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Transcendentalism In The Beatles Songs Essay

1950 words - 8 pages

Transcendentalism has been felt by all humans at one point or another, the outcome all depends on whether or not this feeling is acted upon. Various sources have all explored transcendentalism and its effects / outcomes, and these sources have ranged from songs, to poems, to books, and even movies. All of these sources tend to lead towards one distinct definition. This definition can be supported by all of my material and transcendentalism is best defined, through these sources, as a philosophy that reality should be explored through spiritual means, involving a unique spiritual connection with the natural world around you.
There are many excellent verbal illustrations of transcendentalism in the Beatles song Lucy in the Sky with Diamonds from their Sgt. Pepper’s Lonely Hearts Club Band album. The Beatles mention many various aspects of transcendentalism within one song. The song starts at the very beginning by asking you to “Picture yourself in a boat on a river with tangerine trees and marmalade skies.” Lucy in the Sky with Diamonds begins by asking you to picture yourself in nature, to get you to visualize the natural world. They then proceed to describe nature fantastically, with vivid colors, and words that evoke other sentences, leading you to believe that you have a more unique connection with nature than you used to have now that you headed into nature. Then, later in the song, you stand underneath these large yellow and green flowers made of cellophane that tower over your head. By having the flowers tower over your head, those flowers illustrate the total immersion into nature that is a core part of transcendentalism. Yellow and green are also both colors generally associated more with nature, subtly referencing the all-important influence of nature in transcendentalism. This song states outright that all one would have to do is “Climb in the back with your head in the clouds and you’re gone.” That line implies that all you have to do is relax, and let yourself be lost in nature, and you’ll be “gone,” or experience something not many others get to. This idea is the same founding principal of transcendentalism where all one must do is leave your everyday world behind and enter the wilderness to experience a unique experience leading to a heightened sense of reality. Lucy in the Sky with Diamonds is a song about transcendentalism, and one of many illustrators of the ideals that make up that philosophy.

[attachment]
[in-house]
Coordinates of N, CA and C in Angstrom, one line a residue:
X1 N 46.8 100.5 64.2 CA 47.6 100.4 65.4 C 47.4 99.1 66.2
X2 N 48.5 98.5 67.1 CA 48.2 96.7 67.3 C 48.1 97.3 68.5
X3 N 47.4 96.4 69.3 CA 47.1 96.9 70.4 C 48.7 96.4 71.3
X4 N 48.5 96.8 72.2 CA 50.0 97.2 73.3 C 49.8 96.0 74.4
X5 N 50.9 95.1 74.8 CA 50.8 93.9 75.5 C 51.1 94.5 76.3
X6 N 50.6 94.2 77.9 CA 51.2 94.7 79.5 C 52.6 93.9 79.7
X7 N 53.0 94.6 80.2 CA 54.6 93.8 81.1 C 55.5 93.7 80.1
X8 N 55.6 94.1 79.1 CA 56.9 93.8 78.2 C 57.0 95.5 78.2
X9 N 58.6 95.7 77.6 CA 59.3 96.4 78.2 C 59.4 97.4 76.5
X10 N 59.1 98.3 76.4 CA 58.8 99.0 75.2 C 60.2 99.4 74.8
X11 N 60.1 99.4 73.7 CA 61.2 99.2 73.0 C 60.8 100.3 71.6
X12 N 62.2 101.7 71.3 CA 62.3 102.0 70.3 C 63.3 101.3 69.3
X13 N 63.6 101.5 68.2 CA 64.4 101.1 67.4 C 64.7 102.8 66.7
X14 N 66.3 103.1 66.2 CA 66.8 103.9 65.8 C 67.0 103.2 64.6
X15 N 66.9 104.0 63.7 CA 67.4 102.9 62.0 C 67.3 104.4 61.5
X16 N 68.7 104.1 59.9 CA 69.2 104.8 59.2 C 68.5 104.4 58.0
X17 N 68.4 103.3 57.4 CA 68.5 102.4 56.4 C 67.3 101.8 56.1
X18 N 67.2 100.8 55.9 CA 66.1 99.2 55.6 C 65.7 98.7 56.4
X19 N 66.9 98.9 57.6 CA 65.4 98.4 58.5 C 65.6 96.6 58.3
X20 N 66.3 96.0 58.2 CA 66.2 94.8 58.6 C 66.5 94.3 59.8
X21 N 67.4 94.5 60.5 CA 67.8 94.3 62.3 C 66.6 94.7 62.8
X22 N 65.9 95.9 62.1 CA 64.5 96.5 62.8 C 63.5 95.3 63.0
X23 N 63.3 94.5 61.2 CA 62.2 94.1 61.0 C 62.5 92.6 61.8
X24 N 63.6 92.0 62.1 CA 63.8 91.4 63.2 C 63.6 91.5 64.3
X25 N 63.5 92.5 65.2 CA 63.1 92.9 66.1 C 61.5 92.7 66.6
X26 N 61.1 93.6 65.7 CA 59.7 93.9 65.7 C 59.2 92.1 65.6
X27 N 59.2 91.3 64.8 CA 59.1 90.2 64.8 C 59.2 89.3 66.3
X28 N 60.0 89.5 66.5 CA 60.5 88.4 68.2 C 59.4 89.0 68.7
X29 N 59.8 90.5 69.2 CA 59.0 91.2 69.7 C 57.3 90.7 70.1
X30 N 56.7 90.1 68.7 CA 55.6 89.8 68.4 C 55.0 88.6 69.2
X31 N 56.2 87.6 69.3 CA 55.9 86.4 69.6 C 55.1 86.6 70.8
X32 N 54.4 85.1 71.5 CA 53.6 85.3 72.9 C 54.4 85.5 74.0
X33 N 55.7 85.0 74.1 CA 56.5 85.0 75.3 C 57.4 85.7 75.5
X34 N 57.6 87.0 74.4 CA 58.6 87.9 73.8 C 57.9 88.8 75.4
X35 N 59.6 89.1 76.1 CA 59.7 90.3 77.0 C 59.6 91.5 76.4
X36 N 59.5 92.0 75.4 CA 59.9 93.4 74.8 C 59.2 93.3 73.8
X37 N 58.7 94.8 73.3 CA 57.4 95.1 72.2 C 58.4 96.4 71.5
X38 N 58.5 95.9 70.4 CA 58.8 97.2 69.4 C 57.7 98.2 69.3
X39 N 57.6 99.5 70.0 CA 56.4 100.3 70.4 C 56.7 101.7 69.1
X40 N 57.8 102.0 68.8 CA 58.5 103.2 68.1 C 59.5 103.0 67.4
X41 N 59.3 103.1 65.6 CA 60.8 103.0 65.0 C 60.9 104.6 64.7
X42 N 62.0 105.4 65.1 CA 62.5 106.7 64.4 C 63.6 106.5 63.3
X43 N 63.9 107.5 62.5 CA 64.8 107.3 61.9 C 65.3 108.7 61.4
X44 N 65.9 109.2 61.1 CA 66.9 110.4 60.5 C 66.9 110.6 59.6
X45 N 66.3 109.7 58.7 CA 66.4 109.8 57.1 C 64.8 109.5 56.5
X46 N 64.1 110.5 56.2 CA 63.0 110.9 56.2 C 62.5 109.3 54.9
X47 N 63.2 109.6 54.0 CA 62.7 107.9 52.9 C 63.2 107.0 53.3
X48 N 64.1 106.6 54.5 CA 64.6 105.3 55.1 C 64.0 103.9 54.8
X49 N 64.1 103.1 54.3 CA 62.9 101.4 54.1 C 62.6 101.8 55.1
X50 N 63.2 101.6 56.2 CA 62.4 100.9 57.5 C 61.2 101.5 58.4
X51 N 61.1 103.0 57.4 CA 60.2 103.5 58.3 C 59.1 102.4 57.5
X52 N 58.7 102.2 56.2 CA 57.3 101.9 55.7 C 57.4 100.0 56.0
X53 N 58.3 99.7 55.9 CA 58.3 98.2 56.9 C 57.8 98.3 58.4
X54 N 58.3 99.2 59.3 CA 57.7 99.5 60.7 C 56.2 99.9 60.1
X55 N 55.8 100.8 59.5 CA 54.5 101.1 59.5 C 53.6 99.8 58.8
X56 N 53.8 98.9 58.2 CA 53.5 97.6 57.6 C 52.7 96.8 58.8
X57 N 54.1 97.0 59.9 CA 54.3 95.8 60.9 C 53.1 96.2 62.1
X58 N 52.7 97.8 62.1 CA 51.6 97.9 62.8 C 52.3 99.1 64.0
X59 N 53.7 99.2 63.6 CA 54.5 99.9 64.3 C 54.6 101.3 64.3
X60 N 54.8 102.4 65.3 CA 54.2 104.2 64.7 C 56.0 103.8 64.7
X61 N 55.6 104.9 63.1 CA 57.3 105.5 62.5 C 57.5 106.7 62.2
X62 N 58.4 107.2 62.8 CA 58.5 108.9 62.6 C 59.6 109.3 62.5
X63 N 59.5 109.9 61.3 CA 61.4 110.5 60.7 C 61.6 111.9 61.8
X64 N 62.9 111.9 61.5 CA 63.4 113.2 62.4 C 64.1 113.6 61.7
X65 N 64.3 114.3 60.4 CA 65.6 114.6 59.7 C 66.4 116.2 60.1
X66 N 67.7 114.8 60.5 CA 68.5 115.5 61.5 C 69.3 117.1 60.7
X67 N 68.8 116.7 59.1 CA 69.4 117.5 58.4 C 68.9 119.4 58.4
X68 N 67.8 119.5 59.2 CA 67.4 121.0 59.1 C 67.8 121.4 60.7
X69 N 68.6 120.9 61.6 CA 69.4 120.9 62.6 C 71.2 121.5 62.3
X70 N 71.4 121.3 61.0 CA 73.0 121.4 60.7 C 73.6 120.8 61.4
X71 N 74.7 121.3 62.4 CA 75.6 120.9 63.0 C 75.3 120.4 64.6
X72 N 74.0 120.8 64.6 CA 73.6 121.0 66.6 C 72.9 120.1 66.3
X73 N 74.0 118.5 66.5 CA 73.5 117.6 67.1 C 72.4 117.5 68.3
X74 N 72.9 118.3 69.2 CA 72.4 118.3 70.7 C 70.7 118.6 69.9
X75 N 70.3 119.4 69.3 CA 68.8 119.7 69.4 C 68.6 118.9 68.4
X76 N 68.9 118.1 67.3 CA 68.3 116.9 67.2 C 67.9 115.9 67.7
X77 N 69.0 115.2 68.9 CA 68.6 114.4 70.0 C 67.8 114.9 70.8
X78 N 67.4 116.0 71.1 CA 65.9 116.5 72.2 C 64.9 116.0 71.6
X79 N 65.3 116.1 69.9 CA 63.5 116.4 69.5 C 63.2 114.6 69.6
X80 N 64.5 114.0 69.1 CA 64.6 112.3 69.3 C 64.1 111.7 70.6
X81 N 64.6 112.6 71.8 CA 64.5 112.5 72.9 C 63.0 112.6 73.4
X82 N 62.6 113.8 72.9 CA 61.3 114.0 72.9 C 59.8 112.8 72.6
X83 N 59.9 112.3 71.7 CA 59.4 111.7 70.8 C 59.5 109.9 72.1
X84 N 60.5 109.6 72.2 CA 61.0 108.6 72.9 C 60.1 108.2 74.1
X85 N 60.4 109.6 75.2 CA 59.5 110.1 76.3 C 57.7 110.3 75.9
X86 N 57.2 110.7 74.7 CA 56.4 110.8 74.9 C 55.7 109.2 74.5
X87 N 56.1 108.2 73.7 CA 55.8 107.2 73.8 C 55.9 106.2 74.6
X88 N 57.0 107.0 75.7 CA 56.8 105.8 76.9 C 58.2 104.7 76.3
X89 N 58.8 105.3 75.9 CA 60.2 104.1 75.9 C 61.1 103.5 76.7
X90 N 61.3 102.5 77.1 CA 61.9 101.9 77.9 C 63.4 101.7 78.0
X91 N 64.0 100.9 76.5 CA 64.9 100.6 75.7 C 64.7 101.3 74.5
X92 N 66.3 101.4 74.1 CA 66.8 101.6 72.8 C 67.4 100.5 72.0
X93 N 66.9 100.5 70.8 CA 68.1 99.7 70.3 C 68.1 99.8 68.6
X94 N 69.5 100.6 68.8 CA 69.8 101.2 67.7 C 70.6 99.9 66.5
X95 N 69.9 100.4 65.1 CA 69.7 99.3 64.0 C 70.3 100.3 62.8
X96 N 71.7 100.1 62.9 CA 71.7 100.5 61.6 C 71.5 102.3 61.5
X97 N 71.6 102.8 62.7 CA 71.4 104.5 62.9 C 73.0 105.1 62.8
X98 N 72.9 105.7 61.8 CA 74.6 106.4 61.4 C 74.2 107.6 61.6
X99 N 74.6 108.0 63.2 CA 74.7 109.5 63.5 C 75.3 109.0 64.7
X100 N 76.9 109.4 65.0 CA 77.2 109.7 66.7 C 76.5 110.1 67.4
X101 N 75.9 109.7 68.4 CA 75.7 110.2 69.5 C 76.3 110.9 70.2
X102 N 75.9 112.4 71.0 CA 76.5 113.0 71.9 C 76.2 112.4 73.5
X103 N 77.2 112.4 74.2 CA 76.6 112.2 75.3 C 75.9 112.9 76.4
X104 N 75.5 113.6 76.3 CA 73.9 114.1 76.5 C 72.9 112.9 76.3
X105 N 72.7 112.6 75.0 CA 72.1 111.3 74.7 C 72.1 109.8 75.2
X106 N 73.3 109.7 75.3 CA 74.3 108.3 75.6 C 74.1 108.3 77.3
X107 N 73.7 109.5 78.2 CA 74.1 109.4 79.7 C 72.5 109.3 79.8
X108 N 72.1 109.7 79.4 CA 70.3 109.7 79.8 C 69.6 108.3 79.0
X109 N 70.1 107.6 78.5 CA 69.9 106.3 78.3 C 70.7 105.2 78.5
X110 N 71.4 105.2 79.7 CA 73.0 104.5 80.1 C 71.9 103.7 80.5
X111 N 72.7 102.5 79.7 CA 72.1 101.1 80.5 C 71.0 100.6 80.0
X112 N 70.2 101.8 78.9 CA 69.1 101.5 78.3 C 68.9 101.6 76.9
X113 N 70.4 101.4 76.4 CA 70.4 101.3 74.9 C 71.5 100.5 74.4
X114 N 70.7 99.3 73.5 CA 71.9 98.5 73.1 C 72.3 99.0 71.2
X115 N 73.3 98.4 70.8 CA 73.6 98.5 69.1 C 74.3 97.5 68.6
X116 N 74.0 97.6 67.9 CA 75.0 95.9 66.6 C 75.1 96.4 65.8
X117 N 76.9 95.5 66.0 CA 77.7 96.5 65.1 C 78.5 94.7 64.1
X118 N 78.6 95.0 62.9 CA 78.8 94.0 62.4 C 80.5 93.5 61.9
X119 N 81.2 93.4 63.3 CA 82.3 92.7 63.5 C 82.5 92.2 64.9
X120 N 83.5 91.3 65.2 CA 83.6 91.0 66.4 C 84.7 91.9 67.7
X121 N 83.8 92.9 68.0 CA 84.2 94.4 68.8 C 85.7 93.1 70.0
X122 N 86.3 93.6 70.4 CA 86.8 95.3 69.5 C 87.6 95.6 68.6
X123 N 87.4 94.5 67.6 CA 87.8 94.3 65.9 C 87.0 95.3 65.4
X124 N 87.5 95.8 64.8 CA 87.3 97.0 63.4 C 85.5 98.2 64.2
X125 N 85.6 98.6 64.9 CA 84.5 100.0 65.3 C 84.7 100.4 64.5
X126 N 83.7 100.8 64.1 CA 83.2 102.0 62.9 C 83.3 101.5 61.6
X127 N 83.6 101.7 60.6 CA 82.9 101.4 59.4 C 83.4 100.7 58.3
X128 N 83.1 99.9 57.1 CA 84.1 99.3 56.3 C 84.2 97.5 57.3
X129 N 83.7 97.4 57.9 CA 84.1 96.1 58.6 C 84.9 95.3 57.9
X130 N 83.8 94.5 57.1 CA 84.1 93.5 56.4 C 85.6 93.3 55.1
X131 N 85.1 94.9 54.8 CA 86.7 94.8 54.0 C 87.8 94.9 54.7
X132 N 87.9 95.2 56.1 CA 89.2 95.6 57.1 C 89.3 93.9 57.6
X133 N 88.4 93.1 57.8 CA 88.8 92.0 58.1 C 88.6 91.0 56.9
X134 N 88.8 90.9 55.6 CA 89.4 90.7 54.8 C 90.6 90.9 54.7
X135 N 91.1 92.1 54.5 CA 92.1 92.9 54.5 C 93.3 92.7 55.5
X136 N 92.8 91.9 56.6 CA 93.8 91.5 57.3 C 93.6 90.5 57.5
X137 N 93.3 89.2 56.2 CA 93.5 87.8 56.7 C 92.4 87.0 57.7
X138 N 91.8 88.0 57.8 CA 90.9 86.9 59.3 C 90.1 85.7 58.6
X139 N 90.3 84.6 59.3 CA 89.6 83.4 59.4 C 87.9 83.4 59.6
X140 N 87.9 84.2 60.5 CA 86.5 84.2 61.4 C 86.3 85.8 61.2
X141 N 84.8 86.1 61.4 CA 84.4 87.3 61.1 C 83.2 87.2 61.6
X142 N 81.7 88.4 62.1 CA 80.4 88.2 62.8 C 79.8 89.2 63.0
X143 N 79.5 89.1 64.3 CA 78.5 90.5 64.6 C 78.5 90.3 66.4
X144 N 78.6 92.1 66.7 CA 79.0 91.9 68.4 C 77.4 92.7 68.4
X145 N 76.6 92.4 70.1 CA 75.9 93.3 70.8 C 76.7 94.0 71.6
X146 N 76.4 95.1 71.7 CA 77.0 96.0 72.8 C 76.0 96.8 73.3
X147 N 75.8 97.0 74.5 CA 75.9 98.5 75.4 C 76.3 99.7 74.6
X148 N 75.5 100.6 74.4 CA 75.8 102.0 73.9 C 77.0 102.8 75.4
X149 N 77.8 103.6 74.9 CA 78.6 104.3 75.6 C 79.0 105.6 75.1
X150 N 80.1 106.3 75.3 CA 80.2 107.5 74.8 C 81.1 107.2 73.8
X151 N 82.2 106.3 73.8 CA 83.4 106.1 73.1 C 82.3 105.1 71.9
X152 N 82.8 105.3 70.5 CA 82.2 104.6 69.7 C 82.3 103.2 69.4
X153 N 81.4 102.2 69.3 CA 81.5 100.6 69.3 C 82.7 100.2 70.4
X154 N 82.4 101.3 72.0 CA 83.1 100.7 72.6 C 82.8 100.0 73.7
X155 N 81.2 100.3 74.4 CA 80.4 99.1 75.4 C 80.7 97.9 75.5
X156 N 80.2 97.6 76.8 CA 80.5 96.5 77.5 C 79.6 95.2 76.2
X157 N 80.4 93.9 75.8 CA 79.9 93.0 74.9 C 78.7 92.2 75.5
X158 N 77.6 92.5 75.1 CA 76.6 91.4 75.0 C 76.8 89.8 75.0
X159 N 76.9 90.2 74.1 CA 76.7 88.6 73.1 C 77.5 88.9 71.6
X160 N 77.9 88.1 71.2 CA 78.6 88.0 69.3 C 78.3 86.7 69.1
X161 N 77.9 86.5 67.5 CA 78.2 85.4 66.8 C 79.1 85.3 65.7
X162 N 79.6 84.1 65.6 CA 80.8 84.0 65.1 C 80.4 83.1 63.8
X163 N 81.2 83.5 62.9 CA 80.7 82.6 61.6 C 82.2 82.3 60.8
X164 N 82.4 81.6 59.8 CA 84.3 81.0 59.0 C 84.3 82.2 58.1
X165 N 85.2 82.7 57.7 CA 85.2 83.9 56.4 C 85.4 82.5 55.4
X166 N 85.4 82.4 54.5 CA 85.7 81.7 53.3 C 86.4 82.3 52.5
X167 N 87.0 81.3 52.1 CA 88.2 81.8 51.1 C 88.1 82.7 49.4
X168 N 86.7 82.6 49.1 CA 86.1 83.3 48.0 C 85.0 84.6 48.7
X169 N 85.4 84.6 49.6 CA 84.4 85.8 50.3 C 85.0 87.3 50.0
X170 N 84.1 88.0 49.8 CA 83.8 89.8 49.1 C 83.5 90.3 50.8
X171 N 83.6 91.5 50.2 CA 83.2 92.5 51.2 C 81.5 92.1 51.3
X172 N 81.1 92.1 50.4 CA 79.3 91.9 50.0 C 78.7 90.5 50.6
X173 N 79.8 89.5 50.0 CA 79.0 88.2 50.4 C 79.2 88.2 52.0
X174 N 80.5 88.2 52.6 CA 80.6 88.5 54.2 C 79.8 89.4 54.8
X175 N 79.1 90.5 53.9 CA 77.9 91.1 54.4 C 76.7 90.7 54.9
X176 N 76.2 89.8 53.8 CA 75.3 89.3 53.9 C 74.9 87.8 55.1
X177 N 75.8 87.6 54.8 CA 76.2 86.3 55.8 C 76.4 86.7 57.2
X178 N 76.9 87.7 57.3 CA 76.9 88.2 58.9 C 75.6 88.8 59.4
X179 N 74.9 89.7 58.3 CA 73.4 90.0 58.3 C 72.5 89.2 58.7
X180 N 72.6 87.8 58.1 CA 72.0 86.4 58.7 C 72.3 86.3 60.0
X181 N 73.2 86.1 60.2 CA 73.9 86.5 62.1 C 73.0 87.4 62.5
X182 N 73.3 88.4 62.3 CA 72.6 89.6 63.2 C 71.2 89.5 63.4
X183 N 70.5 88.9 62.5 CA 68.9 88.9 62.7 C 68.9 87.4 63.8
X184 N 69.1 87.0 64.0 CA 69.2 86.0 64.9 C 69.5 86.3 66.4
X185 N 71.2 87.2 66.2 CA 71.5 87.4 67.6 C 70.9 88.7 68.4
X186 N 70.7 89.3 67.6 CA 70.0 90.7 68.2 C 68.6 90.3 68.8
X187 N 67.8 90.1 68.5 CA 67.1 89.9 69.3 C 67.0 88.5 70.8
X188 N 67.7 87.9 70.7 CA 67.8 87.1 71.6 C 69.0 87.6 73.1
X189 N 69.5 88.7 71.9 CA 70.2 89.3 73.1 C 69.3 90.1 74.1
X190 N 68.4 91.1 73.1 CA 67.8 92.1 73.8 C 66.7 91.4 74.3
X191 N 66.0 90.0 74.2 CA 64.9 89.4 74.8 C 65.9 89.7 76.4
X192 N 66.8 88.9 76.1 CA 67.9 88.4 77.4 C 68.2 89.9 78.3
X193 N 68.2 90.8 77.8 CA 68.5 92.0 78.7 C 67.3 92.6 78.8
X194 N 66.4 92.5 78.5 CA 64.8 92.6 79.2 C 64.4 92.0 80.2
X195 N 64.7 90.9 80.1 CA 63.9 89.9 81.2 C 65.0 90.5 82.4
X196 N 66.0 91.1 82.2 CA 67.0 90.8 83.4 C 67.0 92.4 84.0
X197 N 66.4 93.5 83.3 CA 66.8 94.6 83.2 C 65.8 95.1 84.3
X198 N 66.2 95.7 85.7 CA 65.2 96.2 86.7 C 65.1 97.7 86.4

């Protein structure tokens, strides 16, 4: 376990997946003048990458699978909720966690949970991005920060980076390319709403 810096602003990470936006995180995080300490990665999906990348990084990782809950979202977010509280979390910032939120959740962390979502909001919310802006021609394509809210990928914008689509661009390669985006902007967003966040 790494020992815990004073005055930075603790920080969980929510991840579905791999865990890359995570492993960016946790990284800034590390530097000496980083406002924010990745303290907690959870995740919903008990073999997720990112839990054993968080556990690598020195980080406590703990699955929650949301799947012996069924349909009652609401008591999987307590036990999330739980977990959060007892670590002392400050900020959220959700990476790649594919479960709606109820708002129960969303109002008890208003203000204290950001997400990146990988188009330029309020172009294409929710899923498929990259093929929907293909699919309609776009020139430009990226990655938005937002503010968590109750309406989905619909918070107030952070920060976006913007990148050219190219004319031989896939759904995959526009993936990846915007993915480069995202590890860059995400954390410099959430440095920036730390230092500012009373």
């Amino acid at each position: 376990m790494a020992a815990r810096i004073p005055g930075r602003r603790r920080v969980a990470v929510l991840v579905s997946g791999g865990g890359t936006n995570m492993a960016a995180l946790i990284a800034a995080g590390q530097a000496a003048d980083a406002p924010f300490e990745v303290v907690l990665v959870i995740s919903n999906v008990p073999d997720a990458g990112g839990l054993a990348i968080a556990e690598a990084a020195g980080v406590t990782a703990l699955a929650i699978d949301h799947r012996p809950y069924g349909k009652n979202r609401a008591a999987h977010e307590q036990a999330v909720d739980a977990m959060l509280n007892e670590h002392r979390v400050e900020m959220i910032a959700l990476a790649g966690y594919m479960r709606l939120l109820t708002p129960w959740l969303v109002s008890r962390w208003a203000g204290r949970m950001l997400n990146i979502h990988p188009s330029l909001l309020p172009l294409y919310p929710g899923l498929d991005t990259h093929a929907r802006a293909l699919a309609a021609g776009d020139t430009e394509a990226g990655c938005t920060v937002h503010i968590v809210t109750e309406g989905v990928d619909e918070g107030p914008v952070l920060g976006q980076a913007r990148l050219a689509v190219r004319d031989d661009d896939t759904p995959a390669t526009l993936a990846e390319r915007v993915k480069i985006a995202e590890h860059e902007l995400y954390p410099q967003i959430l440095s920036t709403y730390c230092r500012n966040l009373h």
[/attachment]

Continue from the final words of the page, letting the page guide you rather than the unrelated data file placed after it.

Another excellent demonstration is in the Seattle Times newspaper article titled “Harsh Alaskan reality lies behind growing ‘Into the Wild’ mystique,” by Rachel D’Oro. The hype surrounding McCandless, along with a bit of background is explored more in-depth in this article. According to the article, “Alexander and his fellow travelers want, in particular, to see the old abandoned bus,” because “It’s almost like a Jim Morrison gravesite, where people just want to go see it.” This shows the spiritual connection made by McCandless with the...

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